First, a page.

With the help of the Forsworn Knight, who turns out to be Lancelot of Arthurian legend, Ambrose returns to his homelands and establishes a new kingdom: Haven. He means for Haven to be just that: a place where people running from the oppression of the Empire can find sanctuary and solace. But the Empire isn’t going to just let them be. There’s action in the forecast, folks.

Willingham did such a good job of introducing us to Flycatcher early on in the series and painting him out to be little more than comic relief. But he then took the character and made him an unlikely hero, and did it in such a way that it was a complete and refreshing surprise.

It’s also still clear that, regardless of what happens between Haven and the Empire, Fabletown will have to fight its own fight against the Empire. And preparations are being made for just that.

This volume moves the action along at a great pace, and it’s my favorite of the series so far.

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#CBR4 Cannonball 10: Fables, Volume 8: Wolves by Bill Willingham

Fables, Vol. 8: WolvesFables, Vol. 8: Wolves by Bill Willingham
My rating: 4 of 5 stars

There’s been a lot of build-up for this volume. Mowgli’s hunting down Bigby, Fabletown is still strategizing for a war against the Adversary, and Snow White is raising six kids/cubs on the Farm.

It’s the will they/won’t they of the series, and we finally get answers. The tying off of that thread is beautifully and satisfyingly done, but Willingham’s a smarter writer than to just leave it there. He knows how to keep us on the line, even though we’ve already gotten the answer to the question we called in to ask in the first place.

In this case, he does so by introducing a new world to us: the Cloud Kingdom. It exists over all of the other kingdoms, which is interesting, considering that we’re already supposed to believe that there are thousands of other dimensions in existence. The Fables want a treaty with the Cloud Kingdom, but the Cloud Kingdom is hesitant to get involved, since the Adversary poses no immediate threat to them.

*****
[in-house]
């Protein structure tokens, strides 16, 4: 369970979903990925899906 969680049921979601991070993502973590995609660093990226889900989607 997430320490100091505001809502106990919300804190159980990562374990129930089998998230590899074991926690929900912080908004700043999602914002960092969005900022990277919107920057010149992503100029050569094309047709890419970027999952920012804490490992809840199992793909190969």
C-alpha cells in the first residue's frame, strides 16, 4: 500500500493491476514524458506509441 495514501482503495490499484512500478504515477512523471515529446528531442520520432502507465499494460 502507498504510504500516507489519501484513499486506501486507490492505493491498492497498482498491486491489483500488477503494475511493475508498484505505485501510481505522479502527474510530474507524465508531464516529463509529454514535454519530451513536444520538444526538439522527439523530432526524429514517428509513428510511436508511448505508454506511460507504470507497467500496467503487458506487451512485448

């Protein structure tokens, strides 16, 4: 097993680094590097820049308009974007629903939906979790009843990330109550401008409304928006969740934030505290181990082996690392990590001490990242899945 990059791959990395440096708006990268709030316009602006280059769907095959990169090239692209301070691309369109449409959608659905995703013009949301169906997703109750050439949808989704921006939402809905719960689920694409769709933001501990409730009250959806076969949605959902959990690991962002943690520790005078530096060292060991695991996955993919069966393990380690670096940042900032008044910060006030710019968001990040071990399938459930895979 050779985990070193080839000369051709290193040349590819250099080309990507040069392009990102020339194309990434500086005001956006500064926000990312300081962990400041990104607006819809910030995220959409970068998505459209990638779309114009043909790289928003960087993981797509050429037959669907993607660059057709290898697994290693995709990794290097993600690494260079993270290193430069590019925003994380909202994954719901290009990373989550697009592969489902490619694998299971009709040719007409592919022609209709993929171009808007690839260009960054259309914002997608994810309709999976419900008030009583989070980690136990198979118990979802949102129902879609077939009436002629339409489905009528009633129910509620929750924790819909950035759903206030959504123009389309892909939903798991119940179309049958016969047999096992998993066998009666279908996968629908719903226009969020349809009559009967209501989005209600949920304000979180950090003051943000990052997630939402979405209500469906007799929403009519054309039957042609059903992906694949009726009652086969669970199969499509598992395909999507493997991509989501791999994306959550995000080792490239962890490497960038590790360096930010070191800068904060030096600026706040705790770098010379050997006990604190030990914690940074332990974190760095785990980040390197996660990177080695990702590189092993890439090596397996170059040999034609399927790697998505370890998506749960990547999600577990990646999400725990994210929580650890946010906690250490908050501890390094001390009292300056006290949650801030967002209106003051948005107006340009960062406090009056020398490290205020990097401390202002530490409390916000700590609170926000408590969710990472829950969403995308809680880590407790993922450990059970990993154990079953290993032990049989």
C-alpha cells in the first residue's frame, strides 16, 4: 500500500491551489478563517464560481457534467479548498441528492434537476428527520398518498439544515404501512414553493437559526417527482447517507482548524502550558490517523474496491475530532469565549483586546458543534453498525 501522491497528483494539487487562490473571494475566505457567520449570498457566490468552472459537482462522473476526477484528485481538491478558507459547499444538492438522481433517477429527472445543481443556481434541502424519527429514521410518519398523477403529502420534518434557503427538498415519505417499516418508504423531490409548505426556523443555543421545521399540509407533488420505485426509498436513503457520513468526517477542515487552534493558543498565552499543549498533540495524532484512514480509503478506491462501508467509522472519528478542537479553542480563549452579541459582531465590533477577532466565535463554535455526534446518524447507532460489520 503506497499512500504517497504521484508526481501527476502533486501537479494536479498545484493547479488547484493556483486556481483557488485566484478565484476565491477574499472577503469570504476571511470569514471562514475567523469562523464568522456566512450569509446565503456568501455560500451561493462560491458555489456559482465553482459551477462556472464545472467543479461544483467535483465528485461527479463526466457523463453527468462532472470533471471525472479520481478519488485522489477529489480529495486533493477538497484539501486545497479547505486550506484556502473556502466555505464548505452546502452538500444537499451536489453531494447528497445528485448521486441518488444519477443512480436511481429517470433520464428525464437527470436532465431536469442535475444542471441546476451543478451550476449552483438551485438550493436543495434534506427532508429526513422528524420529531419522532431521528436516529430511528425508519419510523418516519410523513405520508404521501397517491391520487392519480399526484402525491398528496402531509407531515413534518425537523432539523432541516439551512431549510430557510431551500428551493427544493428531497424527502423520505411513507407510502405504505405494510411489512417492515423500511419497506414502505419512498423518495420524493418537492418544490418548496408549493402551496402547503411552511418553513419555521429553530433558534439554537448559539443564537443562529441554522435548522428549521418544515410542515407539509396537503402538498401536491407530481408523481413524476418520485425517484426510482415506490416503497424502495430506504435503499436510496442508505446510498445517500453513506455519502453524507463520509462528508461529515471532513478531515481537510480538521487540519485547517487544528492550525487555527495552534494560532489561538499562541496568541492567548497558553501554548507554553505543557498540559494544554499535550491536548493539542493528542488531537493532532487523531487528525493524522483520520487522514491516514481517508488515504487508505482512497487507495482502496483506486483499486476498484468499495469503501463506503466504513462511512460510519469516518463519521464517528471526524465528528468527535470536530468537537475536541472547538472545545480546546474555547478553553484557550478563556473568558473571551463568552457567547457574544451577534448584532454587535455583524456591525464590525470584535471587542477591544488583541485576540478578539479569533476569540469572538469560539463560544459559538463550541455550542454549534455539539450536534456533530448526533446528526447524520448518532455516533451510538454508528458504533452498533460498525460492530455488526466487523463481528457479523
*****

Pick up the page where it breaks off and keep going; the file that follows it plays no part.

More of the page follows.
Wolves was a nice lift after Arabian Nights. I just hope that Willingham can keep the mojo going.

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#CBR4 Cannonball 9: Fables, Volume 7: Arabian Nights by Bill Willingham

Fables, Vol. 7: Arabian Nights (and Days)Fables, Vol. 7: Arabian Nights by Bill Willingham
My rating: 3 of 5 stars

They say that too many cooks spoil the broth. I would say that, sometimes, it’s too many ingredients that spoil it.

Arabian Nights fell a little flat for me. I was excited when Willingham started including characters from the Arabian Nights world. But the storyline involving them wasn’t all that captivating. Also, one of the characters kept calling Sinbad, supposedly the head of this royal retinue, “sirrah.” I gathered that he meant it as a term of honor, but I couldn’t get over the fact that, in English, it has a negative connotation. If what they’re saying in Arabic is going to be translated into English, then shouldn’t that term be translated, too?

The one thing I will say is that Frau Totenkinder is pretty ossom. She’s the wicked witch of “Hansel and Gretl” fame. Her name is German for “dead children,” and she’s ossomly creepy, and Willingham uses her well.

There was a vaguely interesting secondary plotline involving a wooden soldier from the Adversary’s armies. Rodney, a wooden soldier, falls in love with June, a wooden “medic” — she repairs damaged wooden soldiers’ limbs. Together, they travel to find Geppetto and ask him to turn them into flesh so that they can marry and raise children. It’s a sweet, little love story, and a reminder that the soldiers in the enemy’s army are people, too, with cares and lives disturbingly similar to ours.

It’s a nice aside, but I still hope that the next volume gets back to top form again.

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#CBR4 Cannonball 3: Fables, Volume 2: Animal Farm by Bill Willingham

Fables, Vol. 2: Animal FarmFables, Vol. 2: Animal Farm by Bill Willingham
My rating: 4 of 5 stars

This was a fun one.

So, we learned in Vol. 1, Legends in Exile, that those Fables (fairy tale characters) who couldn’t pass as normal humans in New York City live on a farm in upstate New York.